In Macbeth, how does the "floating dagger" soliloquy present Macbeth as a tragic hero?
There is ongoing debate about Macbeth's status as a "tragic hero." Shakespeare makes us feel pity for Macbeth in all his confusion as he is easily influenced (by Lady Macbeth and the weird sisters). He recognizes that the witches words "cannot be ill, cannot be good" (I.iii) but cannot interpret them except to believe that "nothing is / But what is not" as his "vaulting" ambition will ultimately render him irrational.
This already foreshadows the effect that the witches will have on Macbeth as he tries to live up to his wife's expectations and be a "man" and realize the full extent of his rise to power.
In Act I, scene vii we see Macbeth considering his options. It it apparent that his main fear when killing Duncan is whether he will be discovered or damned and whether the glory on earth would be worth it. Rather than dismissing it outright, he admits that it is his ambition, his fatal flaw, "which o’erleaps itself."
Knowing Macbeth's now fragile state as he strives to satisfy his own desires, his wife's wishes, the witches' prophesies and his conscience the dagger scene becomes all the more tragic. Shakespeare has cleverly built up to this point to ensure that Macbeth cannot fight the forces that envelop him. The soliloquy shows the audience Macbeth's unstable mind and inability to judge.
Banquo , in Macbeth's home significantly mentions the three sisters which Macbeth claims to "think not of them"(II.i), clearly an untruth as, as soon as Banquo has retired, Macbeth hallucinates and can't quite decide whether it is a "false creation. " There is a contrast here between Macbeth's feelings towards the witches (and how "witchcraft celebrates" ) and Banquo's troubled sleep.
Macbeth, entranced, has an opportunity to see the illusion for what it is but the bell, his signal, prompts him to think no further about it - "I go and it is done..(II.i.)" This cements Macbeth's fate and shows how he is completely at the mercy of Lady Macbeth, his driving force and the witches.
The daggers will again torment Macbeth as he finds that he forgot to leave them behind on murdering Duncan- adding to the previously figurative references to the so-called floating dagger. This further cements the belief that Macbeth is not responsible for his actions as Lady Macbeth then steps in to replace the daggers whilst Macbeth rants and fears that even the vast ocean cannot even "wash this blood."
The soliloquy itself then sets Macbeth up as powerless to fight the forces that surround him.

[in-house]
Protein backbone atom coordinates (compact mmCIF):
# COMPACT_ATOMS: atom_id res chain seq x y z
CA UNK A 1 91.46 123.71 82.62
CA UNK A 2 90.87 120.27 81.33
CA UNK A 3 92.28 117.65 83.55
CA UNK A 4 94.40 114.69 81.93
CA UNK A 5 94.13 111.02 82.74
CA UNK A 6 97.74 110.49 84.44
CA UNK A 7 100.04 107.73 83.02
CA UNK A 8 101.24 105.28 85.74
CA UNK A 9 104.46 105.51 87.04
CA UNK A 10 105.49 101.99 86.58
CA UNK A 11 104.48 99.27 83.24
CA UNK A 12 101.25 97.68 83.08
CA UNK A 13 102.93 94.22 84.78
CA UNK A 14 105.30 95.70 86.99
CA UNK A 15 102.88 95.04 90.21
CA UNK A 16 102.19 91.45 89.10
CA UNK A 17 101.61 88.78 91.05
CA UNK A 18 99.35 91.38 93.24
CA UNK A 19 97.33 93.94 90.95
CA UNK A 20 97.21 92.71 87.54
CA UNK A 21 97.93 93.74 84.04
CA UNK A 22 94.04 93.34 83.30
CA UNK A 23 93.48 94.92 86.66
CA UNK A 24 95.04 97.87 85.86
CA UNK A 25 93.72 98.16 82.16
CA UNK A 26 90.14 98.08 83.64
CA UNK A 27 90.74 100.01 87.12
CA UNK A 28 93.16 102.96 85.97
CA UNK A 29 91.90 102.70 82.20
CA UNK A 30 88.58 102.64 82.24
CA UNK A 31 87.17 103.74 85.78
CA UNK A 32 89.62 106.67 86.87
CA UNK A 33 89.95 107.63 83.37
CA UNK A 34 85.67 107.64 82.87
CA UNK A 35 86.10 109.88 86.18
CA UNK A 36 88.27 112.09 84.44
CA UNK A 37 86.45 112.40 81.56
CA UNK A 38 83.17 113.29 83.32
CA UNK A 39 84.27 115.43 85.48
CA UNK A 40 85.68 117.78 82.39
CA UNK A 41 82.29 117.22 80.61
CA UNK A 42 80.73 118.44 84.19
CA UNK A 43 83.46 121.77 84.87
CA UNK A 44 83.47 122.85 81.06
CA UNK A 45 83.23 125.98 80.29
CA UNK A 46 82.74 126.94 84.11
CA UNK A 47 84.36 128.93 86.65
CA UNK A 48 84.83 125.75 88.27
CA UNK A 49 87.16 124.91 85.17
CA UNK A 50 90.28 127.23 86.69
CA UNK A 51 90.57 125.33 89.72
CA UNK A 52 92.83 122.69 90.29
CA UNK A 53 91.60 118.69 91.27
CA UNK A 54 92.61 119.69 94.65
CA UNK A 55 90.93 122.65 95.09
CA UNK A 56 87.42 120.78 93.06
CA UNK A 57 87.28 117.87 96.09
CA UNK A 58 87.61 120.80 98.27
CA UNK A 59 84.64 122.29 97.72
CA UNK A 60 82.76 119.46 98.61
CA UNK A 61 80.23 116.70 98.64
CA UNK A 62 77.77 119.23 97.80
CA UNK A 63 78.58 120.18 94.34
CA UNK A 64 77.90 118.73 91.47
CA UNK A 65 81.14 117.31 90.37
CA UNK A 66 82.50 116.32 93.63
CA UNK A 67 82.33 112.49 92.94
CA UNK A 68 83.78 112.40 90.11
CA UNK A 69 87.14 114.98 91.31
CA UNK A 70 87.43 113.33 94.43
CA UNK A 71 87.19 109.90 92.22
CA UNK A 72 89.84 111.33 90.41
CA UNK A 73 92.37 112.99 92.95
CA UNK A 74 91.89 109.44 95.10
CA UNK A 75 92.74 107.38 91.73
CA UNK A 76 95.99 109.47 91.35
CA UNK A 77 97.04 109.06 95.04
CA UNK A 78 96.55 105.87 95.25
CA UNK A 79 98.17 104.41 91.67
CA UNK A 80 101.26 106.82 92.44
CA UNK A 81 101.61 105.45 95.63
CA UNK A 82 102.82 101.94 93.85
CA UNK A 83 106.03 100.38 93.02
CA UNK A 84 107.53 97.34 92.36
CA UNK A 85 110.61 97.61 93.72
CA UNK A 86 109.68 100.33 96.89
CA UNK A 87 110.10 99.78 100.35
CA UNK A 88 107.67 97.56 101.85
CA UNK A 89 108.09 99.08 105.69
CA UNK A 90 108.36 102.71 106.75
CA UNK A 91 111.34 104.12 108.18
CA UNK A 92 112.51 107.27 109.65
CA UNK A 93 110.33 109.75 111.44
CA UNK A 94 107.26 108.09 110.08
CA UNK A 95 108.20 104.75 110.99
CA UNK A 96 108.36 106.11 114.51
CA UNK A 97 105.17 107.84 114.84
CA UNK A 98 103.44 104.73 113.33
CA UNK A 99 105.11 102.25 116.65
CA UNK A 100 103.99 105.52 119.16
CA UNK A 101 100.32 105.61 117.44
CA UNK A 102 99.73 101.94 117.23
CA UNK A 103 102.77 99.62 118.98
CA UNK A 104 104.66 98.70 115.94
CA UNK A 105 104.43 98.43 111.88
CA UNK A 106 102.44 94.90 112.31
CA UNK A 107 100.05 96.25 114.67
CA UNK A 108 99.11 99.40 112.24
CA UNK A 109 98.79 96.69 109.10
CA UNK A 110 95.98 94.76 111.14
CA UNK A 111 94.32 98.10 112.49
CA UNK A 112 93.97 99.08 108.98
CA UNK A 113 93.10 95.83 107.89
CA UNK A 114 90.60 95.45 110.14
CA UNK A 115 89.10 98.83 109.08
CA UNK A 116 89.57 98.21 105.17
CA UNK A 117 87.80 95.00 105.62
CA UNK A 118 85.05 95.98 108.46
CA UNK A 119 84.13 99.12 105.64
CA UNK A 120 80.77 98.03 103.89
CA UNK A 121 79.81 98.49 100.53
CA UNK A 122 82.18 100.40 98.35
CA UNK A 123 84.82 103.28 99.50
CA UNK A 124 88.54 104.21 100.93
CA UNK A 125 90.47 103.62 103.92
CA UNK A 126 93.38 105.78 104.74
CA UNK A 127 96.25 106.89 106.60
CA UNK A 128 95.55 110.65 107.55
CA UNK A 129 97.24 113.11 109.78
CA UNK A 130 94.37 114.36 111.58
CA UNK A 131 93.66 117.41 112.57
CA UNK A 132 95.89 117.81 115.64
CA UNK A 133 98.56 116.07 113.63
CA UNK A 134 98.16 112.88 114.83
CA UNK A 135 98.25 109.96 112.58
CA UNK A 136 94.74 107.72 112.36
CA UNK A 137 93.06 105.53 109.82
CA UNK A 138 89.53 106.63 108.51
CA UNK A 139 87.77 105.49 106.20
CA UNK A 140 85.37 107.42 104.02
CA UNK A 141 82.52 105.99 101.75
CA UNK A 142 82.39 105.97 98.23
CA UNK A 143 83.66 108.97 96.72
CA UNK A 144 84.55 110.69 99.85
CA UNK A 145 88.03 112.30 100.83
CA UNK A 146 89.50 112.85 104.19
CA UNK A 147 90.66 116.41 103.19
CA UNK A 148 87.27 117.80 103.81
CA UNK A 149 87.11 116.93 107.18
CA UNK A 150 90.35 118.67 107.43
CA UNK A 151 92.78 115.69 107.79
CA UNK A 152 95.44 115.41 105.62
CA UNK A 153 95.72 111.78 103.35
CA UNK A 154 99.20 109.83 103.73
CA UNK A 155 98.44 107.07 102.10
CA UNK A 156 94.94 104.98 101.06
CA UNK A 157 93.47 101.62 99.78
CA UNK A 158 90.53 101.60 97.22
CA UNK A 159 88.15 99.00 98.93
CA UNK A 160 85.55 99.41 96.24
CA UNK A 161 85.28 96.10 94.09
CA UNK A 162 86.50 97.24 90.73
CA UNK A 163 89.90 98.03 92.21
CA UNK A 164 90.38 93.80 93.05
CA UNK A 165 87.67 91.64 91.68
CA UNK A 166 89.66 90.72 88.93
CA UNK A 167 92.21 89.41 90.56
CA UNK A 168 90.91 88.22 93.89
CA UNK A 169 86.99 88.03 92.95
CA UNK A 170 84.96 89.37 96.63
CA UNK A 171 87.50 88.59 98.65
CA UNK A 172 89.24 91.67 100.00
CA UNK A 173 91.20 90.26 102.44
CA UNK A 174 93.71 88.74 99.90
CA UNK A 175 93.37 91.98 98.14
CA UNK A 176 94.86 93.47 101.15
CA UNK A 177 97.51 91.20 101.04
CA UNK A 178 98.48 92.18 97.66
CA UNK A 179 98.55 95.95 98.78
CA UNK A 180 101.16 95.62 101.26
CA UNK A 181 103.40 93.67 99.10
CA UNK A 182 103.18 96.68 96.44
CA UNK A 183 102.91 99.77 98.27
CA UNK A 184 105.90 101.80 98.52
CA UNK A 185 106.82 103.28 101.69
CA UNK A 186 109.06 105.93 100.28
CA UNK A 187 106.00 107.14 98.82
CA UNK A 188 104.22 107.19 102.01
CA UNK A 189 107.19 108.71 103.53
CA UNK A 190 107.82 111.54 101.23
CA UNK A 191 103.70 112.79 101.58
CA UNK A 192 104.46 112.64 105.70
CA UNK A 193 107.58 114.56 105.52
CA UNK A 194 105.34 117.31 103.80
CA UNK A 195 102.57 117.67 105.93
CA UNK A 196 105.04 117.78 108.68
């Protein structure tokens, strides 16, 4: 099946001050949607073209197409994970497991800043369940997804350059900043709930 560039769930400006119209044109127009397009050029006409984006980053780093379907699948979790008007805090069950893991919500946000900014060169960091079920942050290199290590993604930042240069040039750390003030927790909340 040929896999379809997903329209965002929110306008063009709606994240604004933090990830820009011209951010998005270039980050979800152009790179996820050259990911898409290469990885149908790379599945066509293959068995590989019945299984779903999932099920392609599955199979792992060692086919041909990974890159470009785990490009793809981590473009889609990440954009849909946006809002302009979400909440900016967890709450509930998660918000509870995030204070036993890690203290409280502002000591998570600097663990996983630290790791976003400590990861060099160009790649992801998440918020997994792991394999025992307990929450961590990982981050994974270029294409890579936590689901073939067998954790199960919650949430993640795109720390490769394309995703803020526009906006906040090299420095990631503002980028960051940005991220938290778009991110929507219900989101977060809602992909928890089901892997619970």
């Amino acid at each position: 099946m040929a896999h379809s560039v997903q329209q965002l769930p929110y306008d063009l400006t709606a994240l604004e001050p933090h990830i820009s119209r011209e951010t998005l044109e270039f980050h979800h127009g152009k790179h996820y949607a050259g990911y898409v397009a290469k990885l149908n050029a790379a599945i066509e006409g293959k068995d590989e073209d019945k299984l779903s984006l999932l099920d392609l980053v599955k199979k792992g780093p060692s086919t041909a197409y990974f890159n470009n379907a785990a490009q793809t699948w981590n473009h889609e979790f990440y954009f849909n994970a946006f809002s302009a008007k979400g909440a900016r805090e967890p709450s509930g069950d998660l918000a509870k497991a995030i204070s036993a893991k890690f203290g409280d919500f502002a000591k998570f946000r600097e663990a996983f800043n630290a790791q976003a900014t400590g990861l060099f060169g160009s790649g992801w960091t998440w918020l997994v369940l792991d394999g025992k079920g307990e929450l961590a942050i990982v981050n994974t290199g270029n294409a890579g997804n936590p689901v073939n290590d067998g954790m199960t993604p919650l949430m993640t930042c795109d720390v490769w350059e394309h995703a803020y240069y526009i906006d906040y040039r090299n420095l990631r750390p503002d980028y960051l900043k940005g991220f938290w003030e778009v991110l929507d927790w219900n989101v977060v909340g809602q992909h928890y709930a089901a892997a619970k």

To show how the soliloquy seals Macbeth's "tragic hero" status, it is necessary to show why he is so confused. It is this very confusion that is responsible for the hallucinations.
Macbeth, having changed his mind, "We will proceed no further in this business"(I.vii) is persuaded by Lady Macbeth to go ahead with Duncan's murder as otherwise he is hardly a man: "When you durst do it, then you were a man." His emotions are thus very conflicted. We know he is prone to the extraordinary - he's married to Lady Macbeth who is eccentric, passionate and actually quite scary! She is however his "Greatnesse."
It makes sense then that the soliloquy reveals his bewilderment - thus rendering him a tragic hero- as Macbeth wants to be everything to Lady Macbeth, wants to meet her expectations and wants to satisfy his own "vaulting ambition"- thus exposing his fatal flaw.
The soliloquy suggests that Macbeth killing Duncan is preordained as the dagger presents itself with "the handle toward my hand." The "gouts" of blood that suddenly present and the reference to Hectate (the head witch) confound his confusion as he cannot stop; he is powerless against the forces. The dagger will drive him as if giving him the permission to commit Duncan to "heaven or to hell."
Macbeth is certainly dramatic and this soliloquy is particularly shocking to the audience. Macbeth is a noble character, rewarded by his king and celebrated by his countrymen but he is destined to fail as "witchcraft" interferes with the normal flow of his future and "thou marshall'st me the way that I was going." He has no choice in it!
The dagger may be an illusion at this point but it is a very real act he is about to perform. He is concerned about being discovered "hear not my steps" but as soon as the bell rings "I go, and it is done," it is as if there is no alternative because "the bell invites me."